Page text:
The War Journal: And The Bands Played On
Ratty had returned from the ale house stinking of Hobgoblins. He emptied himself of his denim jacket but kept on his black muscle T-shirt. He had great affection for his T-shirt stained as it was with the bloodied sauces of defeated kebabs. It also doubled as a good night shirt. Plonking his torso down on the settee Ratty readied himself for sleep awaiting his nightly nightmare with relish.
“There’s nothing better than a good nightmare.” he said to himself. “I wonder what devil Beelzebub has put aside for me tonight?”
His nightmare wasn’t long in coming, he wasn’t even asleep and it wasn‘t the nightmare he wanted. Across the street his neighbour had started to play one of his classical CD’s. It was Beethoven’s 9th symphony and it was playing at symphonic sound level.
“Not that garbage again.” Ratty said to himself.
Ratty looked out his window and saw a little silhouette of his neighbour on the pale white blinds. The shadow began to sway like a demented cobra to the music. An outline of a sawn-off snooker cue poked out from the visage of one of the hands. The cue was scribbling violent sums in the air. Ratty’s neighbour was conducting to the beat of the music of the first movement. This was a kind of classical music version of air guitar.
Ratty could not see the point in classical music. There were no decent riffs. Symphonies sounded as if they were made up on the spot. So many needless notes that have nothing to do with the overall piece. The tune goes from high to low, from loud to soft, from instrument to instrument without any reason whatsoever. And the audience. They just sit there like statues. They’ve a cheek to call their verses movements. Classical music is not a Playtex, Ratty thought, there’s no uplift in it.
To drown out the discordant airwaves blowing from the apartment of the powdered wig conductor, Ratty spun a few songs on his CD player-
Kiss- God of Thunder
Twisted Sister- We’re Not Gonna Take It
These songs did nothing to stop the conductor. Still he flailed away at his ghastly sounding symphony. It’s time to put the make-up away and up the stakes, said Ratty. Muse’s Hysteria was next up in his play list. The song ended at the same time as the first movement. From across the road was heard the many different voices of people coughing.
“See. That’s the type of music that gives you the plague. Coughing and spluttering all over the place. Beethoven. I bet he was a lagerboy.” shouted Ratty to the conductor.
And then the second movement started. That really is garbage, thought Ratty. That Beethoven guy must be deaf. Deaf and degenerate. The degenerate Beethoven was the E. L. James of his day, writing all those erotica symphonies. Well, this will be his Waterloo, thought Ratty. These Napoleonic wars have gone on long enough and it was time to hit the conductor with more recent historical warfare tunes. He crushed an Iron Maiden CD into the player. A medley of the Irons’ finest World War II anthems blasted from the speakers:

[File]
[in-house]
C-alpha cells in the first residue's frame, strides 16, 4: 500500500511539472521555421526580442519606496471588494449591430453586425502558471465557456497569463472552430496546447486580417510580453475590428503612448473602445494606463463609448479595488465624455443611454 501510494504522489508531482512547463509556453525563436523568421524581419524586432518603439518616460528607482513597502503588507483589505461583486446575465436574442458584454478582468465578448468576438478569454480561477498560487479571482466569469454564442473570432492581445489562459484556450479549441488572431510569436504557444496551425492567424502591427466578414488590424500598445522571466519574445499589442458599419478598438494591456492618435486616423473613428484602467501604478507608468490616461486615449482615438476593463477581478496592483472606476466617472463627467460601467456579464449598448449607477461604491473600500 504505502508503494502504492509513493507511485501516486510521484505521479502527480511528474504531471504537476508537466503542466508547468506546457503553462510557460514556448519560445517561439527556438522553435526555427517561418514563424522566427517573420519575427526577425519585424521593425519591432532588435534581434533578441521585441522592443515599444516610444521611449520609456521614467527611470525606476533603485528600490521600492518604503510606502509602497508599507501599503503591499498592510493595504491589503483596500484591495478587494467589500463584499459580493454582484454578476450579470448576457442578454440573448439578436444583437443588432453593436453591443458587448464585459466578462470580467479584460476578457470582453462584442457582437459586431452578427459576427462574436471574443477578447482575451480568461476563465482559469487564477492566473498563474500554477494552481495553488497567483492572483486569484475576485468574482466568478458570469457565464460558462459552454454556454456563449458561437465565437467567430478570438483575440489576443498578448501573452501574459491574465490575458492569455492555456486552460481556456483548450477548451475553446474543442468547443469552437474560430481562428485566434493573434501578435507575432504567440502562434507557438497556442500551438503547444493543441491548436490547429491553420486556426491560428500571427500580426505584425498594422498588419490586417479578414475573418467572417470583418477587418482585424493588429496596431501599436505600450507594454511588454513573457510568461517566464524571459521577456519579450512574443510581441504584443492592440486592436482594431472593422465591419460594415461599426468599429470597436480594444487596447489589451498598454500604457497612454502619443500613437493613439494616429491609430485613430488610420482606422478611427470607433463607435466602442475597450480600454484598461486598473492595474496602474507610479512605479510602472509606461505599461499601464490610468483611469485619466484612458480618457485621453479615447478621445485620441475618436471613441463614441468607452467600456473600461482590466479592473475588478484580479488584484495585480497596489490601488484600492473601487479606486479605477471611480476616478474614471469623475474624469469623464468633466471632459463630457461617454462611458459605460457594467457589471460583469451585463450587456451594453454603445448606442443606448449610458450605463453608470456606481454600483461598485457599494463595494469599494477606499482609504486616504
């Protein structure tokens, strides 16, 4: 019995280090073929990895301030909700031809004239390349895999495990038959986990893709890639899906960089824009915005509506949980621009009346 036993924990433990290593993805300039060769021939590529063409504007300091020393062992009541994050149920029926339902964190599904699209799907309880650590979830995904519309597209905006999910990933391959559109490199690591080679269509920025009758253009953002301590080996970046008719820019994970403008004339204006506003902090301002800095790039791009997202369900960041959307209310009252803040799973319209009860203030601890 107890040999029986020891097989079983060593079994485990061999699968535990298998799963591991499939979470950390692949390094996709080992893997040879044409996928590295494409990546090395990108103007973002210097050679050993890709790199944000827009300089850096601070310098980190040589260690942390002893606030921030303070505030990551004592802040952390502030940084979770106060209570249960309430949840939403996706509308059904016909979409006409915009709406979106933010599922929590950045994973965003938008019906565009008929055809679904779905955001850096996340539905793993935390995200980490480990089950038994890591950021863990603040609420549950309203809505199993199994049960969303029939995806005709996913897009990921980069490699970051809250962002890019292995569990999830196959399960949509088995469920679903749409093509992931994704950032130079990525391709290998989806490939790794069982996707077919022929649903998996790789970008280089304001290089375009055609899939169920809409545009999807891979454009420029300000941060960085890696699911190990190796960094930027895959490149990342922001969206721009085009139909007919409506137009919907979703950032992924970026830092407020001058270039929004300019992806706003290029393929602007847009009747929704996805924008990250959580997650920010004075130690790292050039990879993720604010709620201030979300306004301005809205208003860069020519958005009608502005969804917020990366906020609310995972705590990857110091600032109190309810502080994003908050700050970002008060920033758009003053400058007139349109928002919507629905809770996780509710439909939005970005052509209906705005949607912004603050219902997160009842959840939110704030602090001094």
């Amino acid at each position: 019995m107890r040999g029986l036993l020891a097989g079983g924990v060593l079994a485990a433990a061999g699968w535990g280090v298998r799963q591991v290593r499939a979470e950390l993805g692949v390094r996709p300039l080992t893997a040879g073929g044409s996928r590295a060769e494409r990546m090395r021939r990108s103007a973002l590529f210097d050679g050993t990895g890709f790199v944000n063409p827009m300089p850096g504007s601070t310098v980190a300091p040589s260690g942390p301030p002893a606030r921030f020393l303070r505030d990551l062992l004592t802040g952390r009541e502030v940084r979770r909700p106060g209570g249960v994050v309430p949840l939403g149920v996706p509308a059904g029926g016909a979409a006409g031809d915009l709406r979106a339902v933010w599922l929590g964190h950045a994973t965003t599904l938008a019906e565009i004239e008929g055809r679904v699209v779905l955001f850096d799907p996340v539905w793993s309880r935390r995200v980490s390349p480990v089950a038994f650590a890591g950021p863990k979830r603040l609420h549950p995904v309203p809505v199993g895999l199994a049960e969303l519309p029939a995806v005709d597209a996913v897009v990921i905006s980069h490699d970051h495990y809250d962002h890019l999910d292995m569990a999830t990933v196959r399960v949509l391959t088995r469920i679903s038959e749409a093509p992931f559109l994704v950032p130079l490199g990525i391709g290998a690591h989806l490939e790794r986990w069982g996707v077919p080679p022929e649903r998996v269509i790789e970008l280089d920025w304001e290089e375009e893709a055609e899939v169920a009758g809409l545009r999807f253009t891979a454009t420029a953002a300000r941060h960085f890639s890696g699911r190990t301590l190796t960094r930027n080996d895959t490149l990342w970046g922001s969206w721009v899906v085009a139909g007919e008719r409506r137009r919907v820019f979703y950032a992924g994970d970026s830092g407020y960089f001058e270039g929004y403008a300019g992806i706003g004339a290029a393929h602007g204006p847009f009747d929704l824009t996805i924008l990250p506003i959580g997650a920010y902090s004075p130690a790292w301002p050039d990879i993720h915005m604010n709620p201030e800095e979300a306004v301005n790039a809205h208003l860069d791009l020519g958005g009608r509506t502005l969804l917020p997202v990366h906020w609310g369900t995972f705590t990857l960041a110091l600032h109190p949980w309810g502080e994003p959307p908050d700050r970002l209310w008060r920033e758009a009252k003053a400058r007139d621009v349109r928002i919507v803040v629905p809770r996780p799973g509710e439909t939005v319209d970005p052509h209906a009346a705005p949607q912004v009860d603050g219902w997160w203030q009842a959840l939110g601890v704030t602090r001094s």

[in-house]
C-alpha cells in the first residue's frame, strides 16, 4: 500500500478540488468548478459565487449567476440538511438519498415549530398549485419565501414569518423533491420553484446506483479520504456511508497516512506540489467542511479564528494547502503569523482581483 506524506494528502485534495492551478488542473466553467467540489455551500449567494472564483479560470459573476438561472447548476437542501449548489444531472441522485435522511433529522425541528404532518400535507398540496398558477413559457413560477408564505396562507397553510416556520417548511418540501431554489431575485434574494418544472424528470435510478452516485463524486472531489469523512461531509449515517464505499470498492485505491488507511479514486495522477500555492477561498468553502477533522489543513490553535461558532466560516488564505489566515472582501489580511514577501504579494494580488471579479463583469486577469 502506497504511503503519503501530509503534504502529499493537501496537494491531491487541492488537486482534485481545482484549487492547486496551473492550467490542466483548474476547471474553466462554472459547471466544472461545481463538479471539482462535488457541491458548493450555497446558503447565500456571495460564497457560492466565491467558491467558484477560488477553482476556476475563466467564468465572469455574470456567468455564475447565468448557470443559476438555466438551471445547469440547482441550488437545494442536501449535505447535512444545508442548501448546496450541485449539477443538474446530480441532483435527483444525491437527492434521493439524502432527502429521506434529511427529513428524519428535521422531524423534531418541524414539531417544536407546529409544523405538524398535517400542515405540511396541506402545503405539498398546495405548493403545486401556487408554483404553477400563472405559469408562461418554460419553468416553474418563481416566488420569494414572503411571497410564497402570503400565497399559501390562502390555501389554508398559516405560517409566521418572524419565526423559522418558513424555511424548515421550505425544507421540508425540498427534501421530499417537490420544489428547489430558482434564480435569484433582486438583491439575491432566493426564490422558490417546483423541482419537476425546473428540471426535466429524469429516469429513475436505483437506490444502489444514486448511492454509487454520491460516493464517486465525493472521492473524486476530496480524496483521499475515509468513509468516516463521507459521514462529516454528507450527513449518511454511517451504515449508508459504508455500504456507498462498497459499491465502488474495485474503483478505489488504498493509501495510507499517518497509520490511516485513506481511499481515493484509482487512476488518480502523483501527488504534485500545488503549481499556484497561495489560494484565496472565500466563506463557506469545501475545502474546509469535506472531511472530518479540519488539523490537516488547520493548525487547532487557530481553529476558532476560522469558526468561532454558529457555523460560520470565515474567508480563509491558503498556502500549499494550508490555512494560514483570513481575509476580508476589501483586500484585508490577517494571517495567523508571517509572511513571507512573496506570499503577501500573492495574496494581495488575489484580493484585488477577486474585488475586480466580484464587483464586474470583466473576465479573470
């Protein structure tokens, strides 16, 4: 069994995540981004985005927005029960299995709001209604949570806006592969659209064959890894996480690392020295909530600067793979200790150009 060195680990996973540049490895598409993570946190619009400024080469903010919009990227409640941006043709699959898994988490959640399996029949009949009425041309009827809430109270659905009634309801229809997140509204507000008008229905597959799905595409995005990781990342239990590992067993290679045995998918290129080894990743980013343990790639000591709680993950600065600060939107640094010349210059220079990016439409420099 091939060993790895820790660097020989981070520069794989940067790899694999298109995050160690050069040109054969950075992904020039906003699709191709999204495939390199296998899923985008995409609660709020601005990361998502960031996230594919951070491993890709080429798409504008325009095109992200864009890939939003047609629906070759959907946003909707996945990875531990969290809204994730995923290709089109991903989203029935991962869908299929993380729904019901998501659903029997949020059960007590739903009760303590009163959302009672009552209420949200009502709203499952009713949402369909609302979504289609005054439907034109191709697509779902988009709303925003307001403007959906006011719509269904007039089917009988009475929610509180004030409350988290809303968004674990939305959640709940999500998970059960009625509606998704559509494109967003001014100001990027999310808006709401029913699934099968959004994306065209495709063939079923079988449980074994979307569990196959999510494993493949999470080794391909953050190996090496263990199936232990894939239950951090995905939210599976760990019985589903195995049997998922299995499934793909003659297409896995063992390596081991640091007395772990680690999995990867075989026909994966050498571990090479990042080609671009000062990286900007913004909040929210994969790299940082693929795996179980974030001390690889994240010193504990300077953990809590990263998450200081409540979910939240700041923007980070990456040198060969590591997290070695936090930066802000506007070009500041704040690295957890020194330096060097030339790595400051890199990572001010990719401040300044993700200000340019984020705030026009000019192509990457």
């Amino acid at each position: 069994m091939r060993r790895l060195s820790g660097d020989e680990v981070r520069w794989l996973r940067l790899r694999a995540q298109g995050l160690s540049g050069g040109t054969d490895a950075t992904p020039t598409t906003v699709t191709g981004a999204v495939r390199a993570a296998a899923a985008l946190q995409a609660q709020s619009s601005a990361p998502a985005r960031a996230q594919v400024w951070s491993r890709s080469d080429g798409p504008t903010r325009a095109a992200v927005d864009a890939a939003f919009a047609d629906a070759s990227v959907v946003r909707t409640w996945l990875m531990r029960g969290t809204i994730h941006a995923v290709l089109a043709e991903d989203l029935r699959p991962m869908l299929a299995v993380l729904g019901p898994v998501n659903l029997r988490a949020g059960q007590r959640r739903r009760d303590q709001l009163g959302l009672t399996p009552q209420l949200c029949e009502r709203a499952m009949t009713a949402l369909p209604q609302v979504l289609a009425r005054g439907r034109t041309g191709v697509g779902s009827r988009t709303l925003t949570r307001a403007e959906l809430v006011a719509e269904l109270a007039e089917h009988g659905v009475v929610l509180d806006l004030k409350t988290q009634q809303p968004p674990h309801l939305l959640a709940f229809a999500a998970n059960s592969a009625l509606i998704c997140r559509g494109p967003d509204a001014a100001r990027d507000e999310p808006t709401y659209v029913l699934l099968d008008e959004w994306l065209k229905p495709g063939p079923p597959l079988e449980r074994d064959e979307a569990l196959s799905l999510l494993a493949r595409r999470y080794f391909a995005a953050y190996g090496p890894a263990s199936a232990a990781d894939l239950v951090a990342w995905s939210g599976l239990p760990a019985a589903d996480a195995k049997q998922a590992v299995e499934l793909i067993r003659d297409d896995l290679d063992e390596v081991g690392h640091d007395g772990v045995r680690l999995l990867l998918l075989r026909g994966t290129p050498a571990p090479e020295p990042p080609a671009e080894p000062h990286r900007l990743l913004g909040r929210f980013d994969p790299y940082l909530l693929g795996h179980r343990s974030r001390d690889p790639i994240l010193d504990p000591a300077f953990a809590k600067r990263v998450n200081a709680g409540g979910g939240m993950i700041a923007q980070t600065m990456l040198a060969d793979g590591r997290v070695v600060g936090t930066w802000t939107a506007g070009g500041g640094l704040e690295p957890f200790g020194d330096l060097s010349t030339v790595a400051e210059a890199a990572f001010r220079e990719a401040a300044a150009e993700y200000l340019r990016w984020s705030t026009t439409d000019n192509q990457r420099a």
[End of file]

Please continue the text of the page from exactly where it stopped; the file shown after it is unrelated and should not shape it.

Where Eagles Dare
The Longest Day.
At the same time the Maiden repertoire ended so too did the second movement of the 9th. An eerie calm descended as hostilities ceased for the moment. This was almost like a startling reincarnation of the Christmas truce of 1914. Ratty was about to ask the conductor if he wanted a game of football when the opening bars of the third movement resonated from the apartment across the way. The slow, sombre dirge put Ratty in a rage.
“That’s music for a funeral. Well, you’d better order a hearse. We don’t do ballads over here.” said Ratty.
The heavy artillery were now brought onto the battlefield. Ratty bombarded the conductor with the heaviest metal man has ever known: Slayer, Lamb of God, Megadeth, Meshuggah, Anthrax. This blistering, lengthy set ended with Machinehead’s Aesthetics of Hate. Ratty screamed out the famous motif of the song.
“I hope you burn in hell.”
The sheer sonic noise bombarded the battleground. The wallpaper was stripped to the floor. At last Ratty felt he had won as from the conductor’s room he could hear the sound of a thousand people crying. He turned the volume down on his CD. They weren’t crying, they were singing. Singing in some kind of strange language. Barbarians, thought Ratty.
There was nothing left but to fight fire with fire or was it fight fire with water? Ratty didn’t know. All he knew was that it was elemental. It’s time to beat the choir at their own game. He inserted Bohemian Rhapsody into his machine and fast forwarded to the opera section. The Galilieos and Fandangos’ had the vases tinkling. From across the street the 9th stopped in mid-song with a start. The conductor opened his window and shouted to Ratty.
“That’s garbage,” and then he cranked Ode to Joy up to eleven.